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Hypnotherapy is a wonderful, safe treatment for depression, not an overnight process, but compared to the other treatments available, very fast and effective. Hypnotherapy is not about creating a band-aid, it's about changing life paths, growing, developing and maturing into the person you want to be. In short, learning how to live. The outcomes are always positive, freeing oneself from any past trauma, finding an internal peace, growing in confidence and self-belief, discovering a self-love and your magnificent worth, negating fears, gaining courage, resilience, and allowing contentment and happiness to enter your life again.

"After reviewing the two RCTs and one case study, the results demonstrated that hypnotherapy is an effective treatment for depression". (Youssef)

 

Alladin, Assen. (2010). Depression. In Barabasz, Arreed Franz (Ed); 
Olness, Karen (Ed); Boland, Robert (Ed); Kahn, Stephen (Ed). Medical 
Hypnosis Primer: Clinical and Research Evidence, (pp. 73-81). New 

York, NY: Routledge/Taylor & Francis Group. 
This chapter will focus on hypnotherapy for major depressive disorder (MDD). 
MDD is among one of the most common psychiatric disorders treated by physicians 
and psychologists. Although MDD can be treated successfully with costly 
antidepressant medication and psychotherapy, a significant number of depressives 
do not respond to these approaches. It is thus important for clinicians to continue to 
develop more effective treatments for depression. This chapter describes cognitive 
hypnotherapy, a multimodal treatment approach to depression that may be 
applicable to a wide range of people with depression. Cognitive hypnotherapy 
combined with cognitive behaviour therapy (CBT) demonstrates substantial benefits.

Youssef,S (2013). Is hypnotherapy an effective treatment for depression?

PCOM

After reviewing the two RCTs and one case study, the results demonstrated that hypnotherapy is an effective treatment for depression. The studies also revealed that hypnotherapy is more effective in treating depression than anti-depressants or cognitive-behavioural therapy. Future studies should be performed comparing hypnotherapy and antidepressants using randomized groups rather than preference groups. This will eliminate bias and provide more significant results. Future studies would also benefit from using single aspects of cognitive hypnotherapy to treat depression in order to view the results of each specific method.


Alladin, Assen. (Dec 2009). Evidence-Based Cognitive 
Hypnotherapy for Depression. Contemporary Hypnosis, Vol 26(4), 
245-262. 

Although depression is treated successfully with antidepressant medication and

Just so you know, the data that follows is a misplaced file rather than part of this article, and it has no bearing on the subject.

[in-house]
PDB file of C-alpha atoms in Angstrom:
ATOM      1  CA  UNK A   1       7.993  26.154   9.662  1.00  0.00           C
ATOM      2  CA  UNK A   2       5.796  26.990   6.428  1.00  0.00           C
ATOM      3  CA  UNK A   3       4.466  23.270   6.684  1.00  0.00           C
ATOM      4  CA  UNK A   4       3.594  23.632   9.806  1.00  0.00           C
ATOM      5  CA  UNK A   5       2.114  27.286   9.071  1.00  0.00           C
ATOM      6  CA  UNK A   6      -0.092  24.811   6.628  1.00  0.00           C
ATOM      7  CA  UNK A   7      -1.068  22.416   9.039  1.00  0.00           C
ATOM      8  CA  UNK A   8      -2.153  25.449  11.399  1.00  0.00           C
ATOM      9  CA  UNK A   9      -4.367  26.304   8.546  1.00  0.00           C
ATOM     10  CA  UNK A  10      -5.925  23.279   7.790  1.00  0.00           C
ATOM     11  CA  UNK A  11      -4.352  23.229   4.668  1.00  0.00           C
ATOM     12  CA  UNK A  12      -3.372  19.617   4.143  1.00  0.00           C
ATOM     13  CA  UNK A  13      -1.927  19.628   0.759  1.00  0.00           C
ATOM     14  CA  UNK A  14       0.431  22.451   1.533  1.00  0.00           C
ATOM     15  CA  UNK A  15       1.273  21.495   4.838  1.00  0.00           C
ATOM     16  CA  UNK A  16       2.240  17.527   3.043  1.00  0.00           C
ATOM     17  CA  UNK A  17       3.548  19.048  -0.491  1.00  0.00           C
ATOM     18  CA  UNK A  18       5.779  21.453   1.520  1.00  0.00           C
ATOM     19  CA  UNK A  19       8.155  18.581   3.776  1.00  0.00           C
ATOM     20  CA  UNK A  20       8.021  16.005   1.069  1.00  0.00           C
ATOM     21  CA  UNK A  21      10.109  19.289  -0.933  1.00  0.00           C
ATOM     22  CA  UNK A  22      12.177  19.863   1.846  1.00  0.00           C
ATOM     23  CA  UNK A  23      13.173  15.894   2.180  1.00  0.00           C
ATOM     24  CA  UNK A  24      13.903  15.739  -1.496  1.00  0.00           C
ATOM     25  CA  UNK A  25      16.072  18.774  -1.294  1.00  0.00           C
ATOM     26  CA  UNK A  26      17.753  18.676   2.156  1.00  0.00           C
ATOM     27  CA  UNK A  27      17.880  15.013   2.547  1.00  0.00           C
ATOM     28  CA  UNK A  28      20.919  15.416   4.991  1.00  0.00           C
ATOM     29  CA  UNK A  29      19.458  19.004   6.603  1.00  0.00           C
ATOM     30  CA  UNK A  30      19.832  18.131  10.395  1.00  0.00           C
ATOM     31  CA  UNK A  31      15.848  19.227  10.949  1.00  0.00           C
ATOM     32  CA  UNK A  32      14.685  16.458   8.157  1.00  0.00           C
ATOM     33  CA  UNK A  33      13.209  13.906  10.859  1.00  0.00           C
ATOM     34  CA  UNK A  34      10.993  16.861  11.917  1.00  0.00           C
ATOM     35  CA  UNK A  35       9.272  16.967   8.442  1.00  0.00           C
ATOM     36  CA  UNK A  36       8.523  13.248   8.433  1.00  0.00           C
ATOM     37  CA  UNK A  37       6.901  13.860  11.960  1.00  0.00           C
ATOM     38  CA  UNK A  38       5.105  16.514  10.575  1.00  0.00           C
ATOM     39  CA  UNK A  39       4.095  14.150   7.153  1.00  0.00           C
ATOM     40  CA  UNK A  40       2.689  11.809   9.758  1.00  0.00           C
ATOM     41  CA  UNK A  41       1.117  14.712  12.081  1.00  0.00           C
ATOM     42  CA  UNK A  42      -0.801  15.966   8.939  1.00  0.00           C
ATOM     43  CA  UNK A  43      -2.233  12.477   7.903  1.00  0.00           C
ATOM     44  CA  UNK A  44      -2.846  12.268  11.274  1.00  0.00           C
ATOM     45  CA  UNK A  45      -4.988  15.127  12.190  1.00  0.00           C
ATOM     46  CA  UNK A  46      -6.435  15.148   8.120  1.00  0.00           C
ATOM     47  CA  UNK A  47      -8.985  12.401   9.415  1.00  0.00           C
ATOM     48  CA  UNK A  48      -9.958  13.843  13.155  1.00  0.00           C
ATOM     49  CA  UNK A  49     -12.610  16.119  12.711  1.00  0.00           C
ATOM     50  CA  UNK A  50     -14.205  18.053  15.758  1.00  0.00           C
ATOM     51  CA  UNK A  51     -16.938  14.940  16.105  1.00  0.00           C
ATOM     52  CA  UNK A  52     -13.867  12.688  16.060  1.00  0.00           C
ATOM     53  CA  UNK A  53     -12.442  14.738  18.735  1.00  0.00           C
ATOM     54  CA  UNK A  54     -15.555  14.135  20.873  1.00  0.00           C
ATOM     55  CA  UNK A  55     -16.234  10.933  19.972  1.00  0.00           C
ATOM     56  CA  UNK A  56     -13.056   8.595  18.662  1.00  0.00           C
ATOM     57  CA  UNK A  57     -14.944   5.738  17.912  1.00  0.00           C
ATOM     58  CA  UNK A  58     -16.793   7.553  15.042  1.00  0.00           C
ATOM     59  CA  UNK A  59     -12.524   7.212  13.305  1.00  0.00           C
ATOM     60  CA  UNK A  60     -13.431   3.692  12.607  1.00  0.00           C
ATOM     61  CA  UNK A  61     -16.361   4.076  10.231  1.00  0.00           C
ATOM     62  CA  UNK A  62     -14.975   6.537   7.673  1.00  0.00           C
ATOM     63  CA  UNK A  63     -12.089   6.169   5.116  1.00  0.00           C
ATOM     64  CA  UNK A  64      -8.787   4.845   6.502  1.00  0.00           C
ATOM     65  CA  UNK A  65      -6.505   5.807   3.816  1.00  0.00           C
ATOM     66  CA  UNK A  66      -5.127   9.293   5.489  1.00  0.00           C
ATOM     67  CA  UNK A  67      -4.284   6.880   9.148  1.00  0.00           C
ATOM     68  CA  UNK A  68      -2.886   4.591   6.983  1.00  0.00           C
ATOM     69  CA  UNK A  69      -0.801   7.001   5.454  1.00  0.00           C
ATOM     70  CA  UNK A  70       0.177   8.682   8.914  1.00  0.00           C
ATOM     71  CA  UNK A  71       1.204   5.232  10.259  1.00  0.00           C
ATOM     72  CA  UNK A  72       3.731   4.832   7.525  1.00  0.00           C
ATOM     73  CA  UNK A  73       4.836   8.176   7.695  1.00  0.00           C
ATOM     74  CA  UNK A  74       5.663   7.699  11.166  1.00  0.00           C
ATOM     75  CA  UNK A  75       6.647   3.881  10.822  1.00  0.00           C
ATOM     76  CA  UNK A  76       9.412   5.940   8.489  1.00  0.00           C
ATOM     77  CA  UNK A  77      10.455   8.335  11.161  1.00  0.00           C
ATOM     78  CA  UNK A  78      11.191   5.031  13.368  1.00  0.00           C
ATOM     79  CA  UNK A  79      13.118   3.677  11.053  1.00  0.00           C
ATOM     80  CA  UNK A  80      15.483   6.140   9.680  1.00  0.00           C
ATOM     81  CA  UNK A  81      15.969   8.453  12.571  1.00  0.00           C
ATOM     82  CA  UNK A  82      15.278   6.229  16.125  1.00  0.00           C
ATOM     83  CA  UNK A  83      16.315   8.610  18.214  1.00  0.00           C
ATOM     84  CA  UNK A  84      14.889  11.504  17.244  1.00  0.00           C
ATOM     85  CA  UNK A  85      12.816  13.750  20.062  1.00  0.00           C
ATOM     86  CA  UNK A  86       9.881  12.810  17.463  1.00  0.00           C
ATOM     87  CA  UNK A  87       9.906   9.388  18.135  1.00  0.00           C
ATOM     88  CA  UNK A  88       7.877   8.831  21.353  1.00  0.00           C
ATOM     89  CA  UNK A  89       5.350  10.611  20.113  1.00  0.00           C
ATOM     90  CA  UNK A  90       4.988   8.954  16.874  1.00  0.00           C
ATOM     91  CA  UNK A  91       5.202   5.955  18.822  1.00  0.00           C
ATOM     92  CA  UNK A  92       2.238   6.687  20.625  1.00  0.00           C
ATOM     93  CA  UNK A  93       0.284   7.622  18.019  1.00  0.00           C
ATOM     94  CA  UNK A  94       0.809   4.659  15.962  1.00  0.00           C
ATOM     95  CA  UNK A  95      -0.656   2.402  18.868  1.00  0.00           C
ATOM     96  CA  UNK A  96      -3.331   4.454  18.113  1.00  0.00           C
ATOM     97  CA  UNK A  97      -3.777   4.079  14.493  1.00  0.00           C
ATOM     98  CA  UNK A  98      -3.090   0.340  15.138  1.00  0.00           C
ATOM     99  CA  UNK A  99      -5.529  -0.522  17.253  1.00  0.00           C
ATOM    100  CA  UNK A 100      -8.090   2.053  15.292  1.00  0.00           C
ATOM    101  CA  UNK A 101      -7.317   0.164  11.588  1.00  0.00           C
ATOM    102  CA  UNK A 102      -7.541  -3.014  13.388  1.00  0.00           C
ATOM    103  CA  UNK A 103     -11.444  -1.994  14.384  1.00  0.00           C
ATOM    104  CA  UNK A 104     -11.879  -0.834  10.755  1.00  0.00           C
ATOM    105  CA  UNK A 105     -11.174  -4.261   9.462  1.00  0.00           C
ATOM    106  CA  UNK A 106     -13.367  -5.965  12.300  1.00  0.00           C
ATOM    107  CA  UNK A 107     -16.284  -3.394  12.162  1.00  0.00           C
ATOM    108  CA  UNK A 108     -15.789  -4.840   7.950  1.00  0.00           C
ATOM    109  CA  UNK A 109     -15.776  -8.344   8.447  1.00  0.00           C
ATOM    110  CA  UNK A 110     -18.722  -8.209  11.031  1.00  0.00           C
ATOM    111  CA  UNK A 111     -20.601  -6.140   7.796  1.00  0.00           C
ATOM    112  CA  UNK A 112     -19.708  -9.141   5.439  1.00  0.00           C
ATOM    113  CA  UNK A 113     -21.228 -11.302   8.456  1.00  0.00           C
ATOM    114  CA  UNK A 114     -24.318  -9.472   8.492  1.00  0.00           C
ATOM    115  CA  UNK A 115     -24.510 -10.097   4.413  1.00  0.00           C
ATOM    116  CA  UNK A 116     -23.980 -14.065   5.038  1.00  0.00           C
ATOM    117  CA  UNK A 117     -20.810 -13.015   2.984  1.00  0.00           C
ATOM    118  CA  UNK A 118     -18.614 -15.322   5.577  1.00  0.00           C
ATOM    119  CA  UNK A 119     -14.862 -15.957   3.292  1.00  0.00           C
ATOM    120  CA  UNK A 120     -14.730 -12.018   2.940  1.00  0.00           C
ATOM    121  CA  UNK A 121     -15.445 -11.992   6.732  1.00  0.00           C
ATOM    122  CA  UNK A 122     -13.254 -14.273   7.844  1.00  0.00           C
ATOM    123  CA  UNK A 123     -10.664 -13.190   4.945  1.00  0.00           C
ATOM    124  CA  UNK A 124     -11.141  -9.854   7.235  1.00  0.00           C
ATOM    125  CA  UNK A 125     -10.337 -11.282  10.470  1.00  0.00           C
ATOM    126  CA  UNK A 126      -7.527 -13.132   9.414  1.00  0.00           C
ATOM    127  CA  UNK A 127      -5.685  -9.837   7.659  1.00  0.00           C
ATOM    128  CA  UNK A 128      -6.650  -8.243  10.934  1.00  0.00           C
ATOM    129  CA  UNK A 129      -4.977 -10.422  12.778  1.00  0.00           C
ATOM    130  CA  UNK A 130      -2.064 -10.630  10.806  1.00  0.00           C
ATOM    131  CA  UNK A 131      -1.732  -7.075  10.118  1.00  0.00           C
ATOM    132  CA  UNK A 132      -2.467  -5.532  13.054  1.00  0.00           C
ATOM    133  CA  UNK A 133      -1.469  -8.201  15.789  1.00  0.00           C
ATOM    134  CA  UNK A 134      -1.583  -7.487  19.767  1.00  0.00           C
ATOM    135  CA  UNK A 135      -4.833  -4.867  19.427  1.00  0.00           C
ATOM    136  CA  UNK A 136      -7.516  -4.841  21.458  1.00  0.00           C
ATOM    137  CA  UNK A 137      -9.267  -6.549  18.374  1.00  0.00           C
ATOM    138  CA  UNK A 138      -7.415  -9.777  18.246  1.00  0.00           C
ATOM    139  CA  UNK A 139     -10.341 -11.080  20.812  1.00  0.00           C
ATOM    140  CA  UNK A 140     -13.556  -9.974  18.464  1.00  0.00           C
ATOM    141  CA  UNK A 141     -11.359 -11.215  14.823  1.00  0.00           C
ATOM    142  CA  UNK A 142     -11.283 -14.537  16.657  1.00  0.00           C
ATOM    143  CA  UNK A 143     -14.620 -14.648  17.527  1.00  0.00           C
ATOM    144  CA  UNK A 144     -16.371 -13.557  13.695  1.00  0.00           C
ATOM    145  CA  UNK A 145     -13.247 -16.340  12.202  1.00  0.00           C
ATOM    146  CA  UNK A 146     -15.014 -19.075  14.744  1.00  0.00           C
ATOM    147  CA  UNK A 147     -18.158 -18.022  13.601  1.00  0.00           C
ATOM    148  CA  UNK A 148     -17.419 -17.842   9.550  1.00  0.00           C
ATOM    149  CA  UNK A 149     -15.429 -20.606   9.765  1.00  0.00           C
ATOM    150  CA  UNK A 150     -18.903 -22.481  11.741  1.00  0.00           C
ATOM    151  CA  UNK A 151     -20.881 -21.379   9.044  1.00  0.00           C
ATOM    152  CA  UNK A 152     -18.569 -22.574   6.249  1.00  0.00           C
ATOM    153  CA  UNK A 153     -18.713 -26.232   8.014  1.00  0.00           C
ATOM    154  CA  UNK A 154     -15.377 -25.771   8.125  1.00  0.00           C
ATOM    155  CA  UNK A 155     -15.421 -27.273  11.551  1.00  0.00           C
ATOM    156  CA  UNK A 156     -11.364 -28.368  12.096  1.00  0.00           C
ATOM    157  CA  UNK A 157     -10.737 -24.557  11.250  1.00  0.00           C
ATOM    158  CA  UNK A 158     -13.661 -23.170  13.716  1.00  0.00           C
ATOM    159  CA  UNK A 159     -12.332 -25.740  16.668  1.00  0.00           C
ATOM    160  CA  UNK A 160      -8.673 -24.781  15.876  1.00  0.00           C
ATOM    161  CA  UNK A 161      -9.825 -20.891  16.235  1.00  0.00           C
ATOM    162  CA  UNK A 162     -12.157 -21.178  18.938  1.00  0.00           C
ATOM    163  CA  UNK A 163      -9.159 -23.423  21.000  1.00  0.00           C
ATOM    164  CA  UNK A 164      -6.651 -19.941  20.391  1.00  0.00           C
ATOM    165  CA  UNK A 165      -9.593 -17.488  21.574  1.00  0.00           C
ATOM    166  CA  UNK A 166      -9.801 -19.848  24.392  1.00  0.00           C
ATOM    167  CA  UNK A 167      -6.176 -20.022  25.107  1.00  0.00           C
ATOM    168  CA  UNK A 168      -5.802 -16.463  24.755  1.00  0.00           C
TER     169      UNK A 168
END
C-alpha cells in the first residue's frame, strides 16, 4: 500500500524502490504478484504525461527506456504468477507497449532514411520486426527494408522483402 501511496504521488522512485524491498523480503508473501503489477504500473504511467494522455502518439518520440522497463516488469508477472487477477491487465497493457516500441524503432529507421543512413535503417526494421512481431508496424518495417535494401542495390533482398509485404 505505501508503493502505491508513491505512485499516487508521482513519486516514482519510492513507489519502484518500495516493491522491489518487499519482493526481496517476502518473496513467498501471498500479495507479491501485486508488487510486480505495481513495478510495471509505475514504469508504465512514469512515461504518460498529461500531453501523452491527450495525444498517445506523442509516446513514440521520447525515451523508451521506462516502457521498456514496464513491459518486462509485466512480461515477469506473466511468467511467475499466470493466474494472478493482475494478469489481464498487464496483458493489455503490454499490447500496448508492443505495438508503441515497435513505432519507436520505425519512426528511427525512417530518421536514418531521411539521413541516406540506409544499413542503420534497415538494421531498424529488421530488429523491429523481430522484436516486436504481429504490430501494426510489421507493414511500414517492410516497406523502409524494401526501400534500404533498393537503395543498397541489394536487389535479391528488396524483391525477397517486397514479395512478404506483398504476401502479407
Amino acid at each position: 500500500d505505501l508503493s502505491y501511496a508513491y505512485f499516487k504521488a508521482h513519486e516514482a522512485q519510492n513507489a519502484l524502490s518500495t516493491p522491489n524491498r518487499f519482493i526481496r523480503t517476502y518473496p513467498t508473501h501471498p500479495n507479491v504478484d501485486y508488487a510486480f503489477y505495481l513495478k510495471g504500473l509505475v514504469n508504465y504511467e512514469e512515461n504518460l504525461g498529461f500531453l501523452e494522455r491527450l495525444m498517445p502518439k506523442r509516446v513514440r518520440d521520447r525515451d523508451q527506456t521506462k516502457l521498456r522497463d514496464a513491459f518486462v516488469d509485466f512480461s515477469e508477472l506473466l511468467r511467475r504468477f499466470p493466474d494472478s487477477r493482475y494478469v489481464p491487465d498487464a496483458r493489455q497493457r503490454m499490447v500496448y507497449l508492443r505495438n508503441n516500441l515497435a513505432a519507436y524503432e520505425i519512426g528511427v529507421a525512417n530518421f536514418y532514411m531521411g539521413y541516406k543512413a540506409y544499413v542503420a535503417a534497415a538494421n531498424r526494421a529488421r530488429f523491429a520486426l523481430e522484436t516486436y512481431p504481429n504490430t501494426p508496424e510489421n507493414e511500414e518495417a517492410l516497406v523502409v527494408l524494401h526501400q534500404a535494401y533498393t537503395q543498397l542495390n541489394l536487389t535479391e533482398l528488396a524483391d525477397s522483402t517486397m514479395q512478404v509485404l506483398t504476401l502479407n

psychotherapy, a significant number of depressives do not respond to either 
medication or existing psychotherapies. It is thus important for clinicians to 
continue to develop more effective treatments for depression. This article describes 
Cognitive Hypnotherapy (CH), an evidence-based multimodal treatment for 
depression, which can be applied to a wide range of patients with depression. The 
components of CH are described in sufficient detail to allow for their replication 
and validation. Moreover, CH for depression provides a template for studying the

additive effect of hypnosis as an adjunctive treatment with other medical and 

psychological disorders. 


Alladin, Assen; Alibhai, Alisha. (Apr 2007). Cognitive Hypnotherapy 
for Depression: An Empirical Investigation. International Journal of 
Clinical and Experimental Hypnosis, Vol 55(2), 147-166. 

To investigate the effectiveness of cognitive hypnotherapy (CH), hypnosis 
combined with cognitive-behavioural therapy (CBT), on depression, 84 depressives 
were randomly assigned to 16 weeks of treatment of either CH or CBT alone. At 
the end of treatment, patients from both groups significantly improved compared to 
baseline scores. However, the CH group produced significantly larger changes in 
Beck Depression Inventory, Beck Anxiety Inventory, and Beck Hopelessness Scale. 
Effect size calculations showed that the CH group produced 6%, 5%, and 8% 
greater reduction in depression, anxiety, and hopelessness, respectively, over and 
above the CBT group. The effect size was maintained at 6-month and 12-month 
follow-ups. This study represents the first controlled comparison of hypnotherapy 
with a well-established psychotherapy for depression, meeting the APA criteria for 
a “probably efficacious” treatment for depression.


Kohen, Daniel P.; Murray, Katherine. (2006). Depression in Children 
and Youth: Applications of Hypnosis to Help Young People Help 
Themselves. In Yapko, Michael D. (Ed), Hypnosis and Treating 
Depression: Applications in Clinical Practice, (pp. 189-216). New 
York, NY: Routledge/Taylor & Francis Group. 

In this chapter, the authors explore the phenomenon of child and adolescent 
depression primarily from the standpoint of clinical intervention. Specifically, the 
authors consider ways in which hypnosis may be applied in treatment to teach 
specific skills, help reduce depressive symptoms, and encourage young people to 
apply these skills in the service of self-help. 


Alladin, Assen. (2006). Cognitive Hypnotherapy for Treating 
Depression. In Chapman, Robin A. (Ed), The Clinical Use of Hypnosis 
in Cognitive Behaviour Therapy: A Practitioner’s Casebook, (pp. 139-
187). New York, NY: Springer Publishing Co. 

This chapter presents the treatment of depression using cognitive behaviour therapy 
and hypnosis and offers a cognitive dissociative model of depression, which is 
based on the negative self-hypnosis model. A review of other treatment approaches 
and a description of the disorder are also offered. Cognitive restructuring using 
hypnosis is described in the case presentation. Additionally, a brief report of a study 
of this model is included. 

 

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